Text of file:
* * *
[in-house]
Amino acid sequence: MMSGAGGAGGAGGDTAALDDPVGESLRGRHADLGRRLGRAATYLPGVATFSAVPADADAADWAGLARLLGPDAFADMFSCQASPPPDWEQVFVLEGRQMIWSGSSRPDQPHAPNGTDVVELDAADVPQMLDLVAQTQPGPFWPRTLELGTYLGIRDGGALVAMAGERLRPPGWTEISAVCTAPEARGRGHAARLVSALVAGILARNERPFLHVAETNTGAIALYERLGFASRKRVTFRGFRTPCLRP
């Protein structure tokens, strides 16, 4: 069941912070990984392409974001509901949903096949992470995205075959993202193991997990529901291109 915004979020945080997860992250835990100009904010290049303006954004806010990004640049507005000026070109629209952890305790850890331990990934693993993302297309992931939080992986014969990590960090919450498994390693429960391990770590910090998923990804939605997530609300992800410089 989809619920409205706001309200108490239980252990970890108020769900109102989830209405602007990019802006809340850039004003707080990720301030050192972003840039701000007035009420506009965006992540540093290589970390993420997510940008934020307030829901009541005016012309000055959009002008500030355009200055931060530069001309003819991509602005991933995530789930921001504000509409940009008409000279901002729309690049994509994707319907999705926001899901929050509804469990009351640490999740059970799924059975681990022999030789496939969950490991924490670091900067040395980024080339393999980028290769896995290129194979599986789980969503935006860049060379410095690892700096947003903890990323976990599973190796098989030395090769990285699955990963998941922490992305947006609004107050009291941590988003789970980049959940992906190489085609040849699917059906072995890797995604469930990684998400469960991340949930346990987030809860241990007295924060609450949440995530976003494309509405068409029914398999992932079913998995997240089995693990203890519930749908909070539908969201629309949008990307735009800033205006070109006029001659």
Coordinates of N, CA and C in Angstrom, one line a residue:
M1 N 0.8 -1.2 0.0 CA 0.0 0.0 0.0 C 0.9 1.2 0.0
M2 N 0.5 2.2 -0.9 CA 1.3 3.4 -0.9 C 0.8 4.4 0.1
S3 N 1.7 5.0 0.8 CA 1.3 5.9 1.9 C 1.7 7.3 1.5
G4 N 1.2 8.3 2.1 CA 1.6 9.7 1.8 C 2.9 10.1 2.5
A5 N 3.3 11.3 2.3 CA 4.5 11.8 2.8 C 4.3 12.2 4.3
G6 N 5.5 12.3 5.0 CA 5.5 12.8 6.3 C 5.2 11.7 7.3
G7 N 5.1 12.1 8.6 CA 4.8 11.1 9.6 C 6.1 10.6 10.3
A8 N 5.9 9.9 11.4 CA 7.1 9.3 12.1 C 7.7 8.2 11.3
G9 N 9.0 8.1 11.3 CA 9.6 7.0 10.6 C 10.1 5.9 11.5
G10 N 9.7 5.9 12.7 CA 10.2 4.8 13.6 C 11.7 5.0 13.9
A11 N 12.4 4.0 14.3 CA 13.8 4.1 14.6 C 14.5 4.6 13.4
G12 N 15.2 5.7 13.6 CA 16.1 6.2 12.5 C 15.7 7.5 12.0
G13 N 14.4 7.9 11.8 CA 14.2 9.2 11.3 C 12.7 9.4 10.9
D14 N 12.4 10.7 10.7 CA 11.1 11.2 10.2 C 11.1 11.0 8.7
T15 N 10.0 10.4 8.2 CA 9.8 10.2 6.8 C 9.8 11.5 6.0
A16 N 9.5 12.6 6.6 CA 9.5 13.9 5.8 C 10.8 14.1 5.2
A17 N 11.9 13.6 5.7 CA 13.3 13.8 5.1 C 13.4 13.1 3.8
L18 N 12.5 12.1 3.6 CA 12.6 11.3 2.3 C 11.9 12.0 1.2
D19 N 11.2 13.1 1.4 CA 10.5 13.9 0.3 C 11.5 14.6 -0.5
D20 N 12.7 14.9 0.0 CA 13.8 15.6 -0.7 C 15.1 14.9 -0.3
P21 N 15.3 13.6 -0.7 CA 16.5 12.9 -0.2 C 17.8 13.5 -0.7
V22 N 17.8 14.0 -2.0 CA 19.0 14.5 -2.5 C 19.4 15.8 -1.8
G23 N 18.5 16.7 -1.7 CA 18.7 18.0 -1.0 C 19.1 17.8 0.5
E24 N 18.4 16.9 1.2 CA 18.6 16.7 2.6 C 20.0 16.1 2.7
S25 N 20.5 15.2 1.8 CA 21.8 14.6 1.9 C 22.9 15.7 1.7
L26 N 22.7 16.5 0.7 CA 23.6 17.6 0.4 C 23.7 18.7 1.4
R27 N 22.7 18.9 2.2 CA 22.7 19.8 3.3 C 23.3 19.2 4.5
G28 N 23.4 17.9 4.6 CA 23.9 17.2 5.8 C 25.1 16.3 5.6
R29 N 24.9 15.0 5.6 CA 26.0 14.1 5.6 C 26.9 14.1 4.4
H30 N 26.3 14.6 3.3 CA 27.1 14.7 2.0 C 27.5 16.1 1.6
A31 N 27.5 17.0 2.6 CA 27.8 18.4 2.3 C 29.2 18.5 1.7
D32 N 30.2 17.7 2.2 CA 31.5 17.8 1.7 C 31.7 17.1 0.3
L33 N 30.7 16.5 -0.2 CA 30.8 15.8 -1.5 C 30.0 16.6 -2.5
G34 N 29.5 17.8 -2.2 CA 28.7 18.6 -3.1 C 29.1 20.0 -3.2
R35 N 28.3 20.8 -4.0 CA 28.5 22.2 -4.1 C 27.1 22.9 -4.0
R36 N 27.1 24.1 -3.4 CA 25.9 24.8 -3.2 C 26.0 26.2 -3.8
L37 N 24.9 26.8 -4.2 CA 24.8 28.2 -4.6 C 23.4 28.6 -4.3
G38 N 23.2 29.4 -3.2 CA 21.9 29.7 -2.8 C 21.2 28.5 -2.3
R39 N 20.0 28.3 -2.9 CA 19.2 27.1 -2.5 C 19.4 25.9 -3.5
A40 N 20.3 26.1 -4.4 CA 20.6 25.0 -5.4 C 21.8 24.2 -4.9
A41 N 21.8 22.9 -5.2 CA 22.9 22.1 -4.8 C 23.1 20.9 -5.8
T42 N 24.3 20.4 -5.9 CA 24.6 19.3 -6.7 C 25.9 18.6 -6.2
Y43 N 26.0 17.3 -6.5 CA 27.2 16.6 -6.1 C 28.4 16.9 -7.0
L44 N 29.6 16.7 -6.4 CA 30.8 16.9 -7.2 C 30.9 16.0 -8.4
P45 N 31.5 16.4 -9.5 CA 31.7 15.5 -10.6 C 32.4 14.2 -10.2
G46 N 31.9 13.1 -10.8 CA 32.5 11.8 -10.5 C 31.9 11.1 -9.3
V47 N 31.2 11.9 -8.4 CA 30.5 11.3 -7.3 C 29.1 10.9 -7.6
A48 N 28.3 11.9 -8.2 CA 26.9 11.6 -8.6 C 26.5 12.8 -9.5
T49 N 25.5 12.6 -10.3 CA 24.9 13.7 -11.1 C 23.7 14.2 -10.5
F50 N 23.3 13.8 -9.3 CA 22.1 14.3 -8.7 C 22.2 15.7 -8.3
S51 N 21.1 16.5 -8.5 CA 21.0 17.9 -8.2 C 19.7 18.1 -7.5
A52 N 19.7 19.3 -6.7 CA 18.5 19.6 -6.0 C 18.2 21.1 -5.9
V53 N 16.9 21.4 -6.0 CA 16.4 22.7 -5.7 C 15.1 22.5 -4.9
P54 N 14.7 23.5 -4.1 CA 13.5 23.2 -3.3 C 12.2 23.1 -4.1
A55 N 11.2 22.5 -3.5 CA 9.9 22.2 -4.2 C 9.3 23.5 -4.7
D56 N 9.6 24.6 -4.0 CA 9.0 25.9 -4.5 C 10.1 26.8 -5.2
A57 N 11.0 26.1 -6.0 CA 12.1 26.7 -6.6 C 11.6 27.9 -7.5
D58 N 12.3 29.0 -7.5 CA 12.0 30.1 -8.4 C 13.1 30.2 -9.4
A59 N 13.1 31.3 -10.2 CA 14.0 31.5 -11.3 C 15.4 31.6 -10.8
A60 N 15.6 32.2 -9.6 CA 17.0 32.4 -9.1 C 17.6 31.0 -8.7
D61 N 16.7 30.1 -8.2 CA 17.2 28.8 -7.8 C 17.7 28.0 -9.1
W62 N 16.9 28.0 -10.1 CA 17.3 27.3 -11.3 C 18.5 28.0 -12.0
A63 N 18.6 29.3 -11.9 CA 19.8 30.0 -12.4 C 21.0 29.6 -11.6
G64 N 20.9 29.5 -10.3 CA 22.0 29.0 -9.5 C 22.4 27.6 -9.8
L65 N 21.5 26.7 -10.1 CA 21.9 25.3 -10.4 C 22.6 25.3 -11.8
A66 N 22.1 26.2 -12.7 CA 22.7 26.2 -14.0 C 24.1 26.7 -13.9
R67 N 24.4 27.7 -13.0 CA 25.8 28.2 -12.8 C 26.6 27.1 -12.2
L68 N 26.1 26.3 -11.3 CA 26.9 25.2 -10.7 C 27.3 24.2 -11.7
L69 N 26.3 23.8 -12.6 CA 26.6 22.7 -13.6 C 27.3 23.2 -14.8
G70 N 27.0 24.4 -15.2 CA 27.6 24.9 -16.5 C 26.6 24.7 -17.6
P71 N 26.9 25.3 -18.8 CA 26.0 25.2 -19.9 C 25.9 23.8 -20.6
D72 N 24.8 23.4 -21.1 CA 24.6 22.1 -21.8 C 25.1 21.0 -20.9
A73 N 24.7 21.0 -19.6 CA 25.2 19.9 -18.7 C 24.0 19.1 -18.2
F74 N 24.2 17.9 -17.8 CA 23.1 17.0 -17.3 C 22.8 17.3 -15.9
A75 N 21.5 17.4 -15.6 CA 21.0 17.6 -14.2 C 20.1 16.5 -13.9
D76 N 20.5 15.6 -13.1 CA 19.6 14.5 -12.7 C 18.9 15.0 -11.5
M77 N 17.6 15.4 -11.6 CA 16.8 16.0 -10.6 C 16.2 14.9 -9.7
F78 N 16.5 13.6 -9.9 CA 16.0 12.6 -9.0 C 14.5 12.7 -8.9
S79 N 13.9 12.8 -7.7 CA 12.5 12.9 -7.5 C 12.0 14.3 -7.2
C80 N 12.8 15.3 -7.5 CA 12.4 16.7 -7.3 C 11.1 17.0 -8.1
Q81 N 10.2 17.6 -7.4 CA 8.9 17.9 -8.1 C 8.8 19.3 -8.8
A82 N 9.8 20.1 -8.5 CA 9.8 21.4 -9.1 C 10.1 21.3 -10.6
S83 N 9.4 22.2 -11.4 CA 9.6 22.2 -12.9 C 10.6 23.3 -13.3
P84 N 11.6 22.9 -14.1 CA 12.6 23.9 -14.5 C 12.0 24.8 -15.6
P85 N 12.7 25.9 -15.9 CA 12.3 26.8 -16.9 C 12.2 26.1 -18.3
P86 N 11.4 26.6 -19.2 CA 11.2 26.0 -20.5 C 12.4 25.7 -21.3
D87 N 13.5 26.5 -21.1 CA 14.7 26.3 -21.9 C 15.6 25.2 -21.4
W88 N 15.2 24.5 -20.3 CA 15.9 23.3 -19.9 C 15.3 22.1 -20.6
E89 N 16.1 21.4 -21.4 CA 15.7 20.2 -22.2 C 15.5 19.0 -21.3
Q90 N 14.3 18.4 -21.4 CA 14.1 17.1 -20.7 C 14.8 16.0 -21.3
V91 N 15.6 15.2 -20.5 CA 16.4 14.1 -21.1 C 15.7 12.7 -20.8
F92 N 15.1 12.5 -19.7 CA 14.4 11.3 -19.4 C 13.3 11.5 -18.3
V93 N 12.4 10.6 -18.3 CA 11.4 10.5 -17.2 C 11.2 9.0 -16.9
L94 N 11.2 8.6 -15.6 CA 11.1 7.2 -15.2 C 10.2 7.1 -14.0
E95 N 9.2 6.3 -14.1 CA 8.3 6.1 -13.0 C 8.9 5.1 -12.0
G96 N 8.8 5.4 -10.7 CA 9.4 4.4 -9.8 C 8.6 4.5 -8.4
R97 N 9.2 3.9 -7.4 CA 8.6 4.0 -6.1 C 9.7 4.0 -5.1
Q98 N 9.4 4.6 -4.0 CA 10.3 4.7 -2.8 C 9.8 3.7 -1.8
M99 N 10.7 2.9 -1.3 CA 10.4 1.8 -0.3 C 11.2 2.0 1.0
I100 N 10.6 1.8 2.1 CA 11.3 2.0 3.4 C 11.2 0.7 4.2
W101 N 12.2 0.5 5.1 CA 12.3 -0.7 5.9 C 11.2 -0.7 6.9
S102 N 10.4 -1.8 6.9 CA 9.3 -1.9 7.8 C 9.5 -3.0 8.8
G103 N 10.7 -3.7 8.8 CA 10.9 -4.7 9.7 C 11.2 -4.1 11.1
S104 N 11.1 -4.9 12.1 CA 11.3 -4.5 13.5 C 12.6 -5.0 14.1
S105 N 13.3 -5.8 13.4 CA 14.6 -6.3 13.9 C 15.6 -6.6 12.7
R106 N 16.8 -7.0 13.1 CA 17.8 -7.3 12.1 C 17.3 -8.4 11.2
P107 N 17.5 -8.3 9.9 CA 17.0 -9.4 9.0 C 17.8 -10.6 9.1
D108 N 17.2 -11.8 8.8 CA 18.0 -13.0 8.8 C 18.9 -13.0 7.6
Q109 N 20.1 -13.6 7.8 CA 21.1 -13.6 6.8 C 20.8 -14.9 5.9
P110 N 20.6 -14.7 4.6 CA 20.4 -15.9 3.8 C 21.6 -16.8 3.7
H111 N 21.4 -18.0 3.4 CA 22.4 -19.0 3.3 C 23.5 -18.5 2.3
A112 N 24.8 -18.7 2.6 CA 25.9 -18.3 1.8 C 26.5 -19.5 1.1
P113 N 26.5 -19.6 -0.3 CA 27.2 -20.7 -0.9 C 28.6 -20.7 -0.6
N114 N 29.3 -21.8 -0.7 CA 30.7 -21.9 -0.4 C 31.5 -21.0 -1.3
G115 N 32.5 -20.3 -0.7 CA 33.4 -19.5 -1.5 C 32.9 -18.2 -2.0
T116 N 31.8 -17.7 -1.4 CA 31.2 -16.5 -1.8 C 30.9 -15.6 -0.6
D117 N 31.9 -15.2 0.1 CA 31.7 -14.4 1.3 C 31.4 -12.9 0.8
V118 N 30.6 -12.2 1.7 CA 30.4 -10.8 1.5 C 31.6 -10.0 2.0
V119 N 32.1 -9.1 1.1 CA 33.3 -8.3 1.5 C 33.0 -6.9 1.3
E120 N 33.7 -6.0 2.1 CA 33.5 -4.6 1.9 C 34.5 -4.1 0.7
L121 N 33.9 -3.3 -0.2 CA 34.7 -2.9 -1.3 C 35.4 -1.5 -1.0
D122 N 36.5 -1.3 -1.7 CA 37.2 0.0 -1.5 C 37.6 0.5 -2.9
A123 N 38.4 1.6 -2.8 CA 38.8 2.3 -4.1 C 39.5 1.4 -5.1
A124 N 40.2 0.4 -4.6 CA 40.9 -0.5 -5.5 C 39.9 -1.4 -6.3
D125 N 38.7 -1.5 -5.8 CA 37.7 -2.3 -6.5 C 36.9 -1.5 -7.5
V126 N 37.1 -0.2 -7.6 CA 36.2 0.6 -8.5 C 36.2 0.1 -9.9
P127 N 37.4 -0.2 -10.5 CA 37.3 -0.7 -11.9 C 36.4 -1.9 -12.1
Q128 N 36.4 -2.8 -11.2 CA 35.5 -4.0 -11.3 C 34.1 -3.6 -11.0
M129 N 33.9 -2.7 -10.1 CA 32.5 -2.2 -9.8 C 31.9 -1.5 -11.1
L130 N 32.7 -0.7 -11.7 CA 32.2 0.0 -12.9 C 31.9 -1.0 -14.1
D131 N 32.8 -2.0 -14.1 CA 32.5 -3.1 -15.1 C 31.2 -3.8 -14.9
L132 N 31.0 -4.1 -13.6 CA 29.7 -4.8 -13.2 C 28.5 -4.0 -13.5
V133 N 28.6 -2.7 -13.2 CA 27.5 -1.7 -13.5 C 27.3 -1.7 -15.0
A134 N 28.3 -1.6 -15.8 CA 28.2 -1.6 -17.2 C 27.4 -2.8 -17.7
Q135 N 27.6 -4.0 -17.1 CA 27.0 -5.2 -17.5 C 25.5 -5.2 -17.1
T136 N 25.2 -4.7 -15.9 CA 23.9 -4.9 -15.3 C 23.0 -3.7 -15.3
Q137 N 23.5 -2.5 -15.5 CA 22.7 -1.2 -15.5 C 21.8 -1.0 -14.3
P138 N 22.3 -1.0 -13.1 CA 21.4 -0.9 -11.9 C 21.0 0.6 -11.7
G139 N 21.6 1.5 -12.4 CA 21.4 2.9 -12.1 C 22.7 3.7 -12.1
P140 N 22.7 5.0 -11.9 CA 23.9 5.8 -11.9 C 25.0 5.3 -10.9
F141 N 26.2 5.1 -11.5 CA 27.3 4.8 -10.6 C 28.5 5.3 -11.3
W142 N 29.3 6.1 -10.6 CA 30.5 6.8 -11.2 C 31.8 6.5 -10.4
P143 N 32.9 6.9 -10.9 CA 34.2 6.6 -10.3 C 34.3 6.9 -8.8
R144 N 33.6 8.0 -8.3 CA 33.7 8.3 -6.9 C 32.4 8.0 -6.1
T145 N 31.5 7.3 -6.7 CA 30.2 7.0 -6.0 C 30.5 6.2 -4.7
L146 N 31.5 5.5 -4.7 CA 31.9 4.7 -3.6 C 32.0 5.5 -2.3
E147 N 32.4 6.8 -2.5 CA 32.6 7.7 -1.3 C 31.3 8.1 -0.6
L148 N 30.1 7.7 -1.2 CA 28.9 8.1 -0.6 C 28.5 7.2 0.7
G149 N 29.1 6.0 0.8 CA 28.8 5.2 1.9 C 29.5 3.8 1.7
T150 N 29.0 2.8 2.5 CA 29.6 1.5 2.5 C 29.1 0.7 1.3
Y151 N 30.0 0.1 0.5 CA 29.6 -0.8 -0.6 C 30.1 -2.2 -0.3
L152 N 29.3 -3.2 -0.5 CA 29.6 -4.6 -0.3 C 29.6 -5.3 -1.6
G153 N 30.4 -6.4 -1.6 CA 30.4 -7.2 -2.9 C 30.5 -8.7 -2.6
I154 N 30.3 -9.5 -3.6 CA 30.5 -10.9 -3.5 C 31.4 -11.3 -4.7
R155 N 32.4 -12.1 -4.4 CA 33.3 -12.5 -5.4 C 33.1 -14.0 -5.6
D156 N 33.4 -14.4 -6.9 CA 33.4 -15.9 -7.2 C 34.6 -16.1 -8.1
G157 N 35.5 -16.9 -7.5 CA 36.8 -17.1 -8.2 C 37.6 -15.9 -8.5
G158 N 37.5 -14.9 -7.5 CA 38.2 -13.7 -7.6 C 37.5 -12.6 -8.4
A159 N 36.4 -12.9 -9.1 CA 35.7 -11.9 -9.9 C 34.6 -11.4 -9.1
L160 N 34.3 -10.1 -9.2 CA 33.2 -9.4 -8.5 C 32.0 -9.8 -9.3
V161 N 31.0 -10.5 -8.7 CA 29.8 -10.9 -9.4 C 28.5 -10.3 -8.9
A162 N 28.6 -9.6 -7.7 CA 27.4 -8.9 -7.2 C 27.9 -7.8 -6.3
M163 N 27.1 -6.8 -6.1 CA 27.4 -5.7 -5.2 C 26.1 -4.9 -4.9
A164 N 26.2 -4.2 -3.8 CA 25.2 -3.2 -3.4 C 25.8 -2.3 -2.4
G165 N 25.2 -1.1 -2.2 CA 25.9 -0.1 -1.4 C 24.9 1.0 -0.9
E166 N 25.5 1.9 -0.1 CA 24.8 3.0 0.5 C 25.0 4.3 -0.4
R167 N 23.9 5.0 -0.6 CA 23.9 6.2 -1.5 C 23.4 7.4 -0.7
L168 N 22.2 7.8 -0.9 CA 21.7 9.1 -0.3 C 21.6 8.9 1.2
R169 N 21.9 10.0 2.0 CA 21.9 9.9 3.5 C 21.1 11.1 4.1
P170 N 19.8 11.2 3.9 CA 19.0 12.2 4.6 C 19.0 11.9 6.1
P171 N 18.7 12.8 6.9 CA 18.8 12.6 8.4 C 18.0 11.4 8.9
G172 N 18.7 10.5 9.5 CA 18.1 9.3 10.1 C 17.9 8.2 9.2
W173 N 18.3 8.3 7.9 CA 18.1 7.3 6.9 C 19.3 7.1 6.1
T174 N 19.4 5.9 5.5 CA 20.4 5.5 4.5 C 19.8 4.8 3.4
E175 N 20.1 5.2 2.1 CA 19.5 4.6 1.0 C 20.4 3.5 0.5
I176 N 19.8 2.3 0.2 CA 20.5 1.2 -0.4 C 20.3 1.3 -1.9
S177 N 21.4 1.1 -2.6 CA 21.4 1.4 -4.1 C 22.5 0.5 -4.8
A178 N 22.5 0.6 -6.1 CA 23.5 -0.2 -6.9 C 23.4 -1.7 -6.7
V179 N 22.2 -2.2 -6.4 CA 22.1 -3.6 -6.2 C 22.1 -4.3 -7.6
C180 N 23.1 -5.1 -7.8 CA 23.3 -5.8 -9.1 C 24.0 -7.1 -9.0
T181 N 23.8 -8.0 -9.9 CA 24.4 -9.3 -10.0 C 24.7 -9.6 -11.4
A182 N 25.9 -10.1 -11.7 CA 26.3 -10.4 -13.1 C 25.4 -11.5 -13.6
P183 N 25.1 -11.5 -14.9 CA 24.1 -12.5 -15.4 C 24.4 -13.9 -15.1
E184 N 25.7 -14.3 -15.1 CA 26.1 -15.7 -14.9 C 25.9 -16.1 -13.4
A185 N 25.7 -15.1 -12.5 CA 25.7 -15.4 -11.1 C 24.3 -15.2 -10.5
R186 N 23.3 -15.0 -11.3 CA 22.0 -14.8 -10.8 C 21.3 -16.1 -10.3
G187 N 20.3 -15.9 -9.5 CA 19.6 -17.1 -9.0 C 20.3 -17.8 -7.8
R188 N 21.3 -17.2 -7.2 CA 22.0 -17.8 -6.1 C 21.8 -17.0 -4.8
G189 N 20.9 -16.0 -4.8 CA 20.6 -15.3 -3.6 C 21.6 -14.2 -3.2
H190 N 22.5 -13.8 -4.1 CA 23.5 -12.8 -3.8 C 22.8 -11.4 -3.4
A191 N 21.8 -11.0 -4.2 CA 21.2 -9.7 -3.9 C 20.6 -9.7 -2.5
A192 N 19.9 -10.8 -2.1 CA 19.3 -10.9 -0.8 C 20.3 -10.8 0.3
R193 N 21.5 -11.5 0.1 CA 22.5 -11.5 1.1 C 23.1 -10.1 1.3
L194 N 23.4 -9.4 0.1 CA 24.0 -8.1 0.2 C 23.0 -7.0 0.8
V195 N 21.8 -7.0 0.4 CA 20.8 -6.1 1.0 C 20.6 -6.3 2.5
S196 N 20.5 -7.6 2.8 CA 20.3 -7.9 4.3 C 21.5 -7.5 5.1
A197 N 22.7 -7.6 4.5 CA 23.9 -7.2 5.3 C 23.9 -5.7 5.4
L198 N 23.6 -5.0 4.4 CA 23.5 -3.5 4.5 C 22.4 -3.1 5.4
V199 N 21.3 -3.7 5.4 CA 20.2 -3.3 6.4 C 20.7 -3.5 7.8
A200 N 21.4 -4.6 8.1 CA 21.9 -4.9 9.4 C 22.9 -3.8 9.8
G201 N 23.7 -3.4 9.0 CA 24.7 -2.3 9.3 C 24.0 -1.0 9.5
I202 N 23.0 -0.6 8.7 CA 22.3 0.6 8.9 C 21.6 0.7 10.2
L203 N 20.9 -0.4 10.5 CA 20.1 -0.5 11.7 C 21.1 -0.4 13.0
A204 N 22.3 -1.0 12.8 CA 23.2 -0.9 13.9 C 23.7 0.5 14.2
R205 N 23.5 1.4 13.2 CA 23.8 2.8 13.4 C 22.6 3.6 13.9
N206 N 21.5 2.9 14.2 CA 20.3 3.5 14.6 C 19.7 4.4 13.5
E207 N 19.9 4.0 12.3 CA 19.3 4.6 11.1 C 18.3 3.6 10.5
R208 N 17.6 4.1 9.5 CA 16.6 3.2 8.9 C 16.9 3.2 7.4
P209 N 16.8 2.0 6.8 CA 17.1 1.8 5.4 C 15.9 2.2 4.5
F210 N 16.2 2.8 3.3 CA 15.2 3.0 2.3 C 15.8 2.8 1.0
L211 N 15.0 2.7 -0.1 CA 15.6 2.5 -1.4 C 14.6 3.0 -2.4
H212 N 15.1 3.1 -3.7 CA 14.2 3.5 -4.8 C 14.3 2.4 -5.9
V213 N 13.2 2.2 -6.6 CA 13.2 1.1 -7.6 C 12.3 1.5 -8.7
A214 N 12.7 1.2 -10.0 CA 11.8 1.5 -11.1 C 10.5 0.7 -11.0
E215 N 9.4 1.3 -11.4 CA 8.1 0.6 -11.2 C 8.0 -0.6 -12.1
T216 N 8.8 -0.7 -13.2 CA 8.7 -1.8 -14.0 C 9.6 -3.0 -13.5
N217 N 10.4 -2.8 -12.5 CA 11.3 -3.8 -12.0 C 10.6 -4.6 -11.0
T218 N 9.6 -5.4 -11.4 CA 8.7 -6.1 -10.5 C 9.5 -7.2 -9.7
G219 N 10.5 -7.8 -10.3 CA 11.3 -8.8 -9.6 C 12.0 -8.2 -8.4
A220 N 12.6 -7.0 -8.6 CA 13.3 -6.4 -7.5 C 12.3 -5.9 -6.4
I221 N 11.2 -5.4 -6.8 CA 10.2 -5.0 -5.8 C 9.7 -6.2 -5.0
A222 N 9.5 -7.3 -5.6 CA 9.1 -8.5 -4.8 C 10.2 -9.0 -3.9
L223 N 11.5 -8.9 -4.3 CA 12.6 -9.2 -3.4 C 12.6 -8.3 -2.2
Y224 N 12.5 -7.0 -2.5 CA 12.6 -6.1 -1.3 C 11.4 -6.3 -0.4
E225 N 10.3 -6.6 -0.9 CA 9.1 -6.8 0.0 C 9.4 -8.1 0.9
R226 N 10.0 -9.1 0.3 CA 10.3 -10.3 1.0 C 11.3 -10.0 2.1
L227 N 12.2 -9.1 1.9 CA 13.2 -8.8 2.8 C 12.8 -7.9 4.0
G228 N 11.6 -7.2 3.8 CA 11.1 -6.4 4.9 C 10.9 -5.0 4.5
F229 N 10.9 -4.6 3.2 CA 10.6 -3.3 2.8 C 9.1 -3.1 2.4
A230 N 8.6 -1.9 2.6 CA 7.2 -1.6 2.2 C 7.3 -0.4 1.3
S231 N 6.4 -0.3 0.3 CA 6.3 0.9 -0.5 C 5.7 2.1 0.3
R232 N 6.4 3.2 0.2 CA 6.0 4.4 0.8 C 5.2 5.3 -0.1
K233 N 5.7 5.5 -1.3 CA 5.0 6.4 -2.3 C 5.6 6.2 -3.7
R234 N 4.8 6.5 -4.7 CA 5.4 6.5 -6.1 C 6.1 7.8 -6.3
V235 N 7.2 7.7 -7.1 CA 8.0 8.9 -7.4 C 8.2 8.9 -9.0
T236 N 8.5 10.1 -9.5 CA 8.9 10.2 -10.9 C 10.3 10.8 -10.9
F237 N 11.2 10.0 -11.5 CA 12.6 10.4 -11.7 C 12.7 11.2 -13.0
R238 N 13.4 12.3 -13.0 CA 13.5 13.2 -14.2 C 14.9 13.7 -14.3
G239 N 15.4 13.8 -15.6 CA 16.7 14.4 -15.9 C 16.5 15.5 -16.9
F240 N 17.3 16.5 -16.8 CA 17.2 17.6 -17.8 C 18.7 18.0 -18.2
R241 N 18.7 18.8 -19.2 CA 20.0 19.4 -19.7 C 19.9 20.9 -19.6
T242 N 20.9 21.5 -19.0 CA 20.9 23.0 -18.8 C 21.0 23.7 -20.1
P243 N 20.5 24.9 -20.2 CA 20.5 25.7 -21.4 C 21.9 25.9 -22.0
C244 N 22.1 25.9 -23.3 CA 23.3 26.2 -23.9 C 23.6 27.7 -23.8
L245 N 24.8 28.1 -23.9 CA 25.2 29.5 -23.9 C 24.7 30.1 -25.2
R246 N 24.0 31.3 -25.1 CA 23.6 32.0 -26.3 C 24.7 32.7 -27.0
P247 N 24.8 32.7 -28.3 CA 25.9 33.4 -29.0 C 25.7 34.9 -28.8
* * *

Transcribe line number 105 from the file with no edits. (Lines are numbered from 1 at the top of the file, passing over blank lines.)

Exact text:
W101 N 12.2 0.5 5.1 CA 12.3 -0.7 5.9 C 11.2 -0.7 6.9